120 patients were recruited in the Department of Internal Medicine, Veroia General Hospital, Veroia, Greece, and the DR stage was defined by an ophthalmologist. Afterwards, the DR association with the aforementioned factors was examined. Univariate and multivariate analysis (multivariate ordinal logistic regression) was performed. At the univariate analysis, there was a positive association between DR severity and age (Spearman's rho = 0.4869, p < 0.0001), years since DM diagnosis (Spearman's rho = 0.6877, p < 0.0001), HbA1c levels (Spearman's rho = 0.6315, p < 0.0001), history of hypertension (2.47 ± 1.37 vs. 0.50 ± 0.80 for patients without hypertension; p < 0.0001) and male sex (2.56 ± 1.41 vs. 2.05 ± 1.45 for female patients; p = 0.045, MWW). All these factors, except for age, retained their statistical significance at the multivariate ordinal logistic model.
Years since DM diagnosis, hypertension, HbA1c levels and male sex are independently associated with severe DR. The effect of age seems to reflect a confounding association.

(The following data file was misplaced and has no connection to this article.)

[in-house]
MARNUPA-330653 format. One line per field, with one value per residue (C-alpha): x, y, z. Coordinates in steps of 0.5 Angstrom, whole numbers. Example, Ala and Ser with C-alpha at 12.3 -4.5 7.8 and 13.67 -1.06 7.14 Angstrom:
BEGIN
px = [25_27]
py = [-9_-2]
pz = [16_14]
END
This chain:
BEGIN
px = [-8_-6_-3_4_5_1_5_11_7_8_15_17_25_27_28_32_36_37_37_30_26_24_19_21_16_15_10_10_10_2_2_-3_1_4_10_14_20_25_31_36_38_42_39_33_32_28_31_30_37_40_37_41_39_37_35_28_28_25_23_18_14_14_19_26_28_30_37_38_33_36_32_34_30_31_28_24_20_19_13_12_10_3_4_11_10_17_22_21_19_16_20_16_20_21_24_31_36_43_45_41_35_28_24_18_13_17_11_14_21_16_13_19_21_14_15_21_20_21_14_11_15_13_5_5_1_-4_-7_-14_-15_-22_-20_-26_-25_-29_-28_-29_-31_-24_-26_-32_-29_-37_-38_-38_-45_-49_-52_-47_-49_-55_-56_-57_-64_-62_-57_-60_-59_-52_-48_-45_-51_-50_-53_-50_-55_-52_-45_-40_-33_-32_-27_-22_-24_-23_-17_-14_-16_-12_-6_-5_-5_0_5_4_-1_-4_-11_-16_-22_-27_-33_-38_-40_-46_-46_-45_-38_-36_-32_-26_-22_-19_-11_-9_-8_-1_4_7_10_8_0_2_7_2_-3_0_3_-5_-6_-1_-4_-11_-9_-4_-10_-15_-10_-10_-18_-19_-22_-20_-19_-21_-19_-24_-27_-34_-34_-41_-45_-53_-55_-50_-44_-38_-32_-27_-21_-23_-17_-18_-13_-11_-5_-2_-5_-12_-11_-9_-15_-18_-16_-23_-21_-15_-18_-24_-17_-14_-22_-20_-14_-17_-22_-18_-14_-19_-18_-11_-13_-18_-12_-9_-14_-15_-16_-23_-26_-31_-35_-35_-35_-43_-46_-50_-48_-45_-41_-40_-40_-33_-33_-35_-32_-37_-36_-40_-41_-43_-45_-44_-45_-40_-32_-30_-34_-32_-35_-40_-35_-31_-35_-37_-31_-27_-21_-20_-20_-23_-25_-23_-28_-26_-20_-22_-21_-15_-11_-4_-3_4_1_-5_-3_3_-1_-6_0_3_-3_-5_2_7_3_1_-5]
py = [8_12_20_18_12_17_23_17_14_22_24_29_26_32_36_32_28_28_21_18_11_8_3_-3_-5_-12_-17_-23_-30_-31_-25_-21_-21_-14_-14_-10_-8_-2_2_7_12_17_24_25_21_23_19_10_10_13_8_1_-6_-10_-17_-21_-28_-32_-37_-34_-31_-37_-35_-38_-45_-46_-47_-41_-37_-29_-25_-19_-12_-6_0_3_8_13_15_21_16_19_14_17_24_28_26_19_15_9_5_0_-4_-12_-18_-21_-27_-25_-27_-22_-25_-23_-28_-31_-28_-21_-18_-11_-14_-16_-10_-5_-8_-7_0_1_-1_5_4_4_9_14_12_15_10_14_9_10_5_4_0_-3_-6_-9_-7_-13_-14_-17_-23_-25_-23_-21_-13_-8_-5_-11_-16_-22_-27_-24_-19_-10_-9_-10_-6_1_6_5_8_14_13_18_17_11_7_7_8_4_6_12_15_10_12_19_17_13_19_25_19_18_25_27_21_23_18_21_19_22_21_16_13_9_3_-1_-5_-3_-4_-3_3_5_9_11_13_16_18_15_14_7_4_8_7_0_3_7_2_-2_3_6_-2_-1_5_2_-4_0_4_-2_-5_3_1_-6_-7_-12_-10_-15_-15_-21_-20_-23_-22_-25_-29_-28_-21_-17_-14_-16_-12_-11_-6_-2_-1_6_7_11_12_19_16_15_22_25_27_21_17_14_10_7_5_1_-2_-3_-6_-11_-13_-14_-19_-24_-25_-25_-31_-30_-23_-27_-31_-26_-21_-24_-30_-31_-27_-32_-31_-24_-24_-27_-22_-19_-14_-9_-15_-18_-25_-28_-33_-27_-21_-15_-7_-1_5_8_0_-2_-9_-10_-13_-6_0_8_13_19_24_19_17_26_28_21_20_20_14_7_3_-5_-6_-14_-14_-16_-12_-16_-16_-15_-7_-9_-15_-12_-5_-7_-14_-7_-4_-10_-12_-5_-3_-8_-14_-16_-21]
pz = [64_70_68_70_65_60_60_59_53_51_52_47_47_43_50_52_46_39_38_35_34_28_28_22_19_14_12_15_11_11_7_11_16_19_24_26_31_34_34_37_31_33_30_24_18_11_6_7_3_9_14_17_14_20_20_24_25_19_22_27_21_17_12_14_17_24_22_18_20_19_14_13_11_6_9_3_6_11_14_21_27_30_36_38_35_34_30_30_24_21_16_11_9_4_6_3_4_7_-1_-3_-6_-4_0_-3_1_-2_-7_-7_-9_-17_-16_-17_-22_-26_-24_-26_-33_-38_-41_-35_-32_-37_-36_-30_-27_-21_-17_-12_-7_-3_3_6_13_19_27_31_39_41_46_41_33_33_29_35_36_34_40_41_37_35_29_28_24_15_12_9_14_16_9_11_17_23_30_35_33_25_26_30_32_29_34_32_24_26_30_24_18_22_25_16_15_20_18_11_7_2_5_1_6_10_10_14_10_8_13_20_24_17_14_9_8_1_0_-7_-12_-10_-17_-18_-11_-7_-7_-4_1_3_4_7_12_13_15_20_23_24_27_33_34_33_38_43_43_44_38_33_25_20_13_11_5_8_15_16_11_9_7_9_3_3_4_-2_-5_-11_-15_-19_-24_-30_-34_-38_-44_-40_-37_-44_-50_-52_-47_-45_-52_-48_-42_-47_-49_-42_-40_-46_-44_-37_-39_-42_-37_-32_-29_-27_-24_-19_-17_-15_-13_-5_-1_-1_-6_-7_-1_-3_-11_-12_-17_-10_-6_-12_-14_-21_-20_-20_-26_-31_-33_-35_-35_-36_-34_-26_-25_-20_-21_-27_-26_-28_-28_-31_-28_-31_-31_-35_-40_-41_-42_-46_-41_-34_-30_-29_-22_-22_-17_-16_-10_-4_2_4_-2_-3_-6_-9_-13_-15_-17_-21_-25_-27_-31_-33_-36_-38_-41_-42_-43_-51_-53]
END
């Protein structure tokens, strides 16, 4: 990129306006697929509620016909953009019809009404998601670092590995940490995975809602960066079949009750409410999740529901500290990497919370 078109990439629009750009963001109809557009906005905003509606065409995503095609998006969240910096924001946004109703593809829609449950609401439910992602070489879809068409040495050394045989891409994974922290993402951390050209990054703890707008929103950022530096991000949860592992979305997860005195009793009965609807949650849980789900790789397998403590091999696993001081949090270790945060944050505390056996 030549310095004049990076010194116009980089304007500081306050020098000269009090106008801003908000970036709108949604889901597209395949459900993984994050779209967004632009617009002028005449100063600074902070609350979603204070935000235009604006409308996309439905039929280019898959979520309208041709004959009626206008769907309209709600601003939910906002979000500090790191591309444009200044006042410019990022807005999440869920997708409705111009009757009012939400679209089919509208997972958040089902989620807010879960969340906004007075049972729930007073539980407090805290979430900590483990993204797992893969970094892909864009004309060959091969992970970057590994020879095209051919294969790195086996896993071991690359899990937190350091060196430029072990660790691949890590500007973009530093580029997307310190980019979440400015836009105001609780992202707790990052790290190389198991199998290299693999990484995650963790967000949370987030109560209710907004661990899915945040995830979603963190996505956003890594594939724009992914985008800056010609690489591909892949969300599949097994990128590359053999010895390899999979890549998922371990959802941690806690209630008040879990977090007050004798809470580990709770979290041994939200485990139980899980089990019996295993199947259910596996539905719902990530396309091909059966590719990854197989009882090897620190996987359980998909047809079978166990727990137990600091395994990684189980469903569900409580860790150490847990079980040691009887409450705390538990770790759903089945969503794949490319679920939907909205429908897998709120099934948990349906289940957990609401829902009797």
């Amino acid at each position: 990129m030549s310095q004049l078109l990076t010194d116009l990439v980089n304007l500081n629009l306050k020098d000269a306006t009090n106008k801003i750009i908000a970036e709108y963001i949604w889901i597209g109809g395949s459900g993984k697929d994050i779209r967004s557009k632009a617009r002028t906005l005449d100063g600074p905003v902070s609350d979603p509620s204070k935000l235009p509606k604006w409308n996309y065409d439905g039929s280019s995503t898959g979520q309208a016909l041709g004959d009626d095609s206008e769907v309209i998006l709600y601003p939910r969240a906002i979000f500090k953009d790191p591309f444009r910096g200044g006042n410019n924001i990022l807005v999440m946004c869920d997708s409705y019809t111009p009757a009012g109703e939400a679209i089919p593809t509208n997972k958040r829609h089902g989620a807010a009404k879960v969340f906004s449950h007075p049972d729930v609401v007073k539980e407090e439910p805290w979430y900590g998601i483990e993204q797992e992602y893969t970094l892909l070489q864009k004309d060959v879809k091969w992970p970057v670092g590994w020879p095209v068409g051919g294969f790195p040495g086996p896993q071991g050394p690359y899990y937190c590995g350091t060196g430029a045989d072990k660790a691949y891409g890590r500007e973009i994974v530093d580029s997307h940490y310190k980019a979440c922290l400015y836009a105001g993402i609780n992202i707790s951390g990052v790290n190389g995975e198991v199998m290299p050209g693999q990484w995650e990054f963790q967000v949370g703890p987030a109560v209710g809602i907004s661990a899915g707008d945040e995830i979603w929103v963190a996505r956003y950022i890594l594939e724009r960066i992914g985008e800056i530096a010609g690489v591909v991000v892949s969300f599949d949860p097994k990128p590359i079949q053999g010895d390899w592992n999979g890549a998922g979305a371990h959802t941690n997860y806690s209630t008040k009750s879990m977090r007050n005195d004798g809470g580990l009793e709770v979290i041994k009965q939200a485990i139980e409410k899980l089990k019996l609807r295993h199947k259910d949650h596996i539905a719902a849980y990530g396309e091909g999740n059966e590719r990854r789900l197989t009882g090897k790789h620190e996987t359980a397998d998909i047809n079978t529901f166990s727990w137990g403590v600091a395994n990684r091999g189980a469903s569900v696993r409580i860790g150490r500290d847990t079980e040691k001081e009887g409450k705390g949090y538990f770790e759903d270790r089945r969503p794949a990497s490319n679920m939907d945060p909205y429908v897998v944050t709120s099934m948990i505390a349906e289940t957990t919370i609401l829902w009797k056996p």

PMCID: PMC2888829  PMID: 20515457
4.  Volume of blood suctioned during vacuum-assisted breast biopsy predicts later hematoma formation 
BMC Research Notes  2010;3:70.
To evaluate whether the volume of blood suctioned during vacuum-assisted breast biopsy (VABB) is associated with hematoma formation and progression, patient's age and histology of the lesion.
177 women underwent VABB according to standardized protocol. The volume of blood suctioned and hematoma formation were noted at the end of the procedure, as did the subsequent development and progression of hematoma. First- and second-order logistic regression was performed, where appropriate. Cases with hematoma presented with greater volume of blood suctioned (63.8 ± 44.7 cc vs. 17.2 ± 32.9 cc; p < 0.001, Mann-Whitney-Wilcoxon test for independent samples, MWW); the likelihood of hematoma formation was increasing till a volume equal to 82.6 cc, at which the second-order approach predicts a maximum. The volume of blood suctioned was positively associated with the duration of the procedure (Spearman's rho = 0.417, p < 0.001); accordingly, hematoma formation was also positively associated with the latter (p = 0.004, MWW). The volume of blood suctioned was not associated with patients' age, menopausal status and histopathological diagnosis.